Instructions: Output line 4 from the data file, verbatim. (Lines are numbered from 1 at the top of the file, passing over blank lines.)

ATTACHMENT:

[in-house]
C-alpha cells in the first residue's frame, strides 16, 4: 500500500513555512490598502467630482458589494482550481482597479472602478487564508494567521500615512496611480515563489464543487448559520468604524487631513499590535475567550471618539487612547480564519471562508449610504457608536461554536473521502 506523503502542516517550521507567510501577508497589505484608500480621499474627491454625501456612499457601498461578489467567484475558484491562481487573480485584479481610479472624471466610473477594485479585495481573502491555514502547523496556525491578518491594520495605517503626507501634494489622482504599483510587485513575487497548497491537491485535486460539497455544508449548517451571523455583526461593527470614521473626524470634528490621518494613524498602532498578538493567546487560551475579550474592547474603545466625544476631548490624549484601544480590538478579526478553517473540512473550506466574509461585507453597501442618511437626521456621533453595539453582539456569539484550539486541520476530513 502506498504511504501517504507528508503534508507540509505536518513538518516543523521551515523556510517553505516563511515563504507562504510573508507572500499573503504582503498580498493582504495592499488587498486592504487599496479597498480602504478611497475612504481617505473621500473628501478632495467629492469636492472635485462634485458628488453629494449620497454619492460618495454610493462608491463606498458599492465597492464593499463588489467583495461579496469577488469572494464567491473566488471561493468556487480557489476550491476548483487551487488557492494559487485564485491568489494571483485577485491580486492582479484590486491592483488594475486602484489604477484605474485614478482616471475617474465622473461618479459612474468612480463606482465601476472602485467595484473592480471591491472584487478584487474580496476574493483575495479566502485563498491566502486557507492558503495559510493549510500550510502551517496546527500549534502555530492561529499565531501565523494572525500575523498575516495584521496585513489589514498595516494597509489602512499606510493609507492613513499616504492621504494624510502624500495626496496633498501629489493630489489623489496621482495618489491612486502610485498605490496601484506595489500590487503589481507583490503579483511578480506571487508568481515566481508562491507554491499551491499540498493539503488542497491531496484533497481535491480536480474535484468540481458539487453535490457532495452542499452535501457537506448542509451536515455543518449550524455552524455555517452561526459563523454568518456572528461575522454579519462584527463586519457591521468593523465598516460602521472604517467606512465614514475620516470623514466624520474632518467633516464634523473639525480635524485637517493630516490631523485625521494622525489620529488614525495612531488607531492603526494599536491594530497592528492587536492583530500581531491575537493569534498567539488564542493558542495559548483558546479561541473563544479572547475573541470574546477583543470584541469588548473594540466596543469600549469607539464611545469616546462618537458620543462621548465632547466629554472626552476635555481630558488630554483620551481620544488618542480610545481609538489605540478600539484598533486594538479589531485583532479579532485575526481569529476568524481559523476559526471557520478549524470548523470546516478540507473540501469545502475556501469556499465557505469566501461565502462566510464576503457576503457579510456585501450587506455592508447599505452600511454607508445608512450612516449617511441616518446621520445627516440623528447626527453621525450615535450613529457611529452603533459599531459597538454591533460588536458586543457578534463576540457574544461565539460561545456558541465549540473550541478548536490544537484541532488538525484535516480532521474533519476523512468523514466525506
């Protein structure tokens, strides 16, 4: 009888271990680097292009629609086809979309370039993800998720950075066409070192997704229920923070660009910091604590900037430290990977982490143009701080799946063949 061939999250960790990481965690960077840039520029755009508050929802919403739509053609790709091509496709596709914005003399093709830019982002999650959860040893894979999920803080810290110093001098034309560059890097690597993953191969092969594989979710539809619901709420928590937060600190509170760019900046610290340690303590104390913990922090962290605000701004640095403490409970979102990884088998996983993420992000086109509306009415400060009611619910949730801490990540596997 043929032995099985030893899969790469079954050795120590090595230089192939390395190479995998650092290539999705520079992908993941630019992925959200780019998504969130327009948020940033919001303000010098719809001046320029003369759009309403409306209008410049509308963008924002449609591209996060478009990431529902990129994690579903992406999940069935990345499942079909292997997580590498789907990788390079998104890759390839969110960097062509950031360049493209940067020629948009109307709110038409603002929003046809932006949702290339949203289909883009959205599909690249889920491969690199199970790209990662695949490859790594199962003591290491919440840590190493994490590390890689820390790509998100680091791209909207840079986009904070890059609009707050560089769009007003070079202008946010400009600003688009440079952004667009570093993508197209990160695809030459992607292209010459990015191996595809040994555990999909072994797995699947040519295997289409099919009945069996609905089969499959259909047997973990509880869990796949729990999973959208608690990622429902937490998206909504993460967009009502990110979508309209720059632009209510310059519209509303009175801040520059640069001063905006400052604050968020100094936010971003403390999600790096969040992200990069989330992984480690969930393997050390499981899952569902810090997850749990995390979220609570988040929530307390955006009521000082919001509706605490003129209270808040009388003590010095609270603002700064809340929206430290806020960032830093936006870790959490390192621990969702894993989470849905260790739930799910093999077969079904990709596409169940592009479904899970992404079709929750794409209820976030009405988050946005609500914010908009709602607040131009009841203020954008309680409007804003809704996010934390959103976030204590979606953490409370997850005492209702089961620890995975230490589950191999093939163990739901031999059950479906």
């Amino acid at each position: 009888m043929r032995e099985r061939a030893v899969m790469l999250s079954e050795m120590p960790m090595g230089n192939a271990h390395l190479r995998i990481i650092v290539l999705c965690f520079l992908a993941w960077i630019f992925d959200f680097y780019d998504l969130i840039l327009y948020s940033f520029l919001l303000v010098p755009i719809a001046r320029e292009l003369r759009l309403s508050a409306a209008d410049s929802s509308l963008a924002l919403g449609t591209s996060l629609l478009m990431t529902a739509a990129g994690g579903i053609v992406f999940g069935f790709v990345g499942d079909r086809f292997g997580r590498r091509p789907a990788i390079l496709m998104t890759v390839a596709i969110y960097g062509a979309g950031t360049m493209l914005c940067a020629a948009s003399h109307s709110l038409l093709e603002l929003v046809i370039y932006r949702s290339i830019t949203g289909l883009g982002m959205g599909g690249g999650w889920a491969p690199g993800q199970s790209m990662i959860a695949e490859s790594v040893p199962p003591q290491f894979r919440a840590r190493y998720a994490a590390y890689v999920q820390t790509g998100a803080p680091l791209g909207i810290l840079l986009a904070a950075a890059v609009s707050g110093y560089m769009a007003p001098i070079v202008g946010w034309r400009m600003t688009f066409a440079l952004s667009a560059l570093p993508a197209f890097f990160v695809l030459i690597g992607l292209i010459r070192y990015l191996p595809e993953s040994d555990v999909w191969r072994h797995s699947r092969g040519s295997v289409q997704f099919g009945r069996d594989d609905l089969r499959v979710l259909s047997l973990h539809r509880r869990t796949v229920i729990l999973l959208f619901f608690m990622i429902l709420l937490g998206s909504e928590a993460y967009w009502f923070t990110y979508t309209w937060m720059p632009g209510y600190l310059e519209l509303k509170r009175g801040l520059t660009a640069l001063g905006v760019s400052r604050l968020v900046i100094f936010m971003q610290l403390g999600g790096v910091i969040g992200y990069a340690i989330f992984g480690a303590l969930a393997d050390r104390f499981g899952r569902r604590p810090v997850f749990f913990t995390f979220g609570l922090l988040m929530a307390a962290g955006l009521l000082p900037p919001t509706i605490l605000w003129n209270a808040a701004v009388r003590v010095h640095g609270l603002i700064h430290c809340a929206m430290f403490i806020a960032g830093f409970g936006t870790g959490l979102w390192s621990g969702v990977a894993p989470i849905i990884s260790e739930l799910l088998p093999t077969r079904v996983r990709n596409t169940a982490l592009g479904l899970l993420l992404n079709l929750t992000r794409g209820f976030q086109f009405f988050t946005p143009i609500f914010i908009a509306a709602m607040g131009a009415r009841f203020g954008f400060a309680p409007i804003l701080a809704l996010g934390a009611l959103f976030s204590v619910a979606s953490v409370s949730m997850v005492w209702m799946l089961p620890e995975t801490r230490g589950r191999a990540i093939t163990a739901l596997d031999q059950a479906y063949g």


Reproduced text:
């Amino acid at each position: 009888m043929r032995e099985r061939a030893v899969m790469l999250s079954e050795m120590p960790m090595g230089n192939a271990h390395l190479r995998i990481i650092v290539l999705c965690f520079l992908a993941w960077i630019f992925d959200f680097y780019d998504l969130i840039l327009y948020s940033f520029l919001l303000v010098p755009i719809a001046r320029e292009l003369r759009l309403s508050a409306a209008d410049s929802s509308l963008a924002l919403g449609t591209s996060l629609l478009m990431t529902a739509a990129g994690g579903i053609v992406f999940g069935f790709v990345g499942d079909r086809f292997g997580r590498r091509p789907a990788i390079l496709m998104t890759v390839a596709i969110y960097g062509a979309g950031t360049m493209l914005c940067a020629a948009s003399h109307s709110l038409l093709e603002l929003v046809i370039y932006r949702s290339i830019t949203g289909l883009g982002m959205g599909g690249g999650w889920a491969p690199g993800q199970s790209m990662i959860a695949e490859s790594v040893p199962p003591q290491f894979r919440a840590r190493y998720a994490a590390y890689v999920q820390t790509g998100a803080p680091l791209g909207i810290l840079l986009a904070a950075a890059v609009s707050g110093y560089m769009a007003p001098i070079v202008g946010w034309r400009m600003t688009f066409a440079l952004s667009a560059l570093p993508a197209f890097f990160v695809l030459i690597g992607l292209i010459r070192y990015l191996p595809e993953s040994d555990v999909w191969r072994h797995s699947r092969g040519s295997v289409q997704f099919g009945r069996d594989d609905l089969r499959v979710l259909s047997l973990h539809r509880r869990t796949v229920i729990l999973l959208f619901f608690m990622i429902l709420l937490g998206s909504e928590a993460y967009w009502f923070t990110y979508t309209w937060m720059p632009g209510y600190l310059e519209l509303k509170r009175g801040l520059t660009a640069l001063g905006v760019s400052r604050l968020v900046i100094f936010m971003q610290l403390g999600g790096v910091i969040g992200y990069a340690i989330f992984g480690a303590l969930a393997d050390r104390f499981g899952r569902r604590p810090v997850f749990f913990t995390f979220g609570l922090l988040m929530a307390a962290g955006l009521l000082p900037p919001t509706i605490l605000w003129n209270a808040a701004v009388r003590v010095h640095g609270l603002i700064h430290c809340a929206m430290f403490i806020a960032g830093f409970g936006t870790g959490l979102w390192s621990g969702v990977a894993p989470i849905i990884s260790e739930l799910l088998p093999t077969r079904v996983r990709n596409t169940a982490l592009g479904l899970l993420l992404n079709l929750t992000r794409g209820f976030q086109f009405f988050t946005p143009i609500f914010i908009a509306a709602m607040g131009a009415r009841f203020g954008f400060a309680p409007i804003l701080a809704l996010g934390a009611l959103f976030s204590v619910a979606s953490v409370s949730m997850v005492w209702m799946l089961p620890e995975t801490r230490g589950r191999a990540i093939t163990a739901l596997d031999q059950a479906y063949g």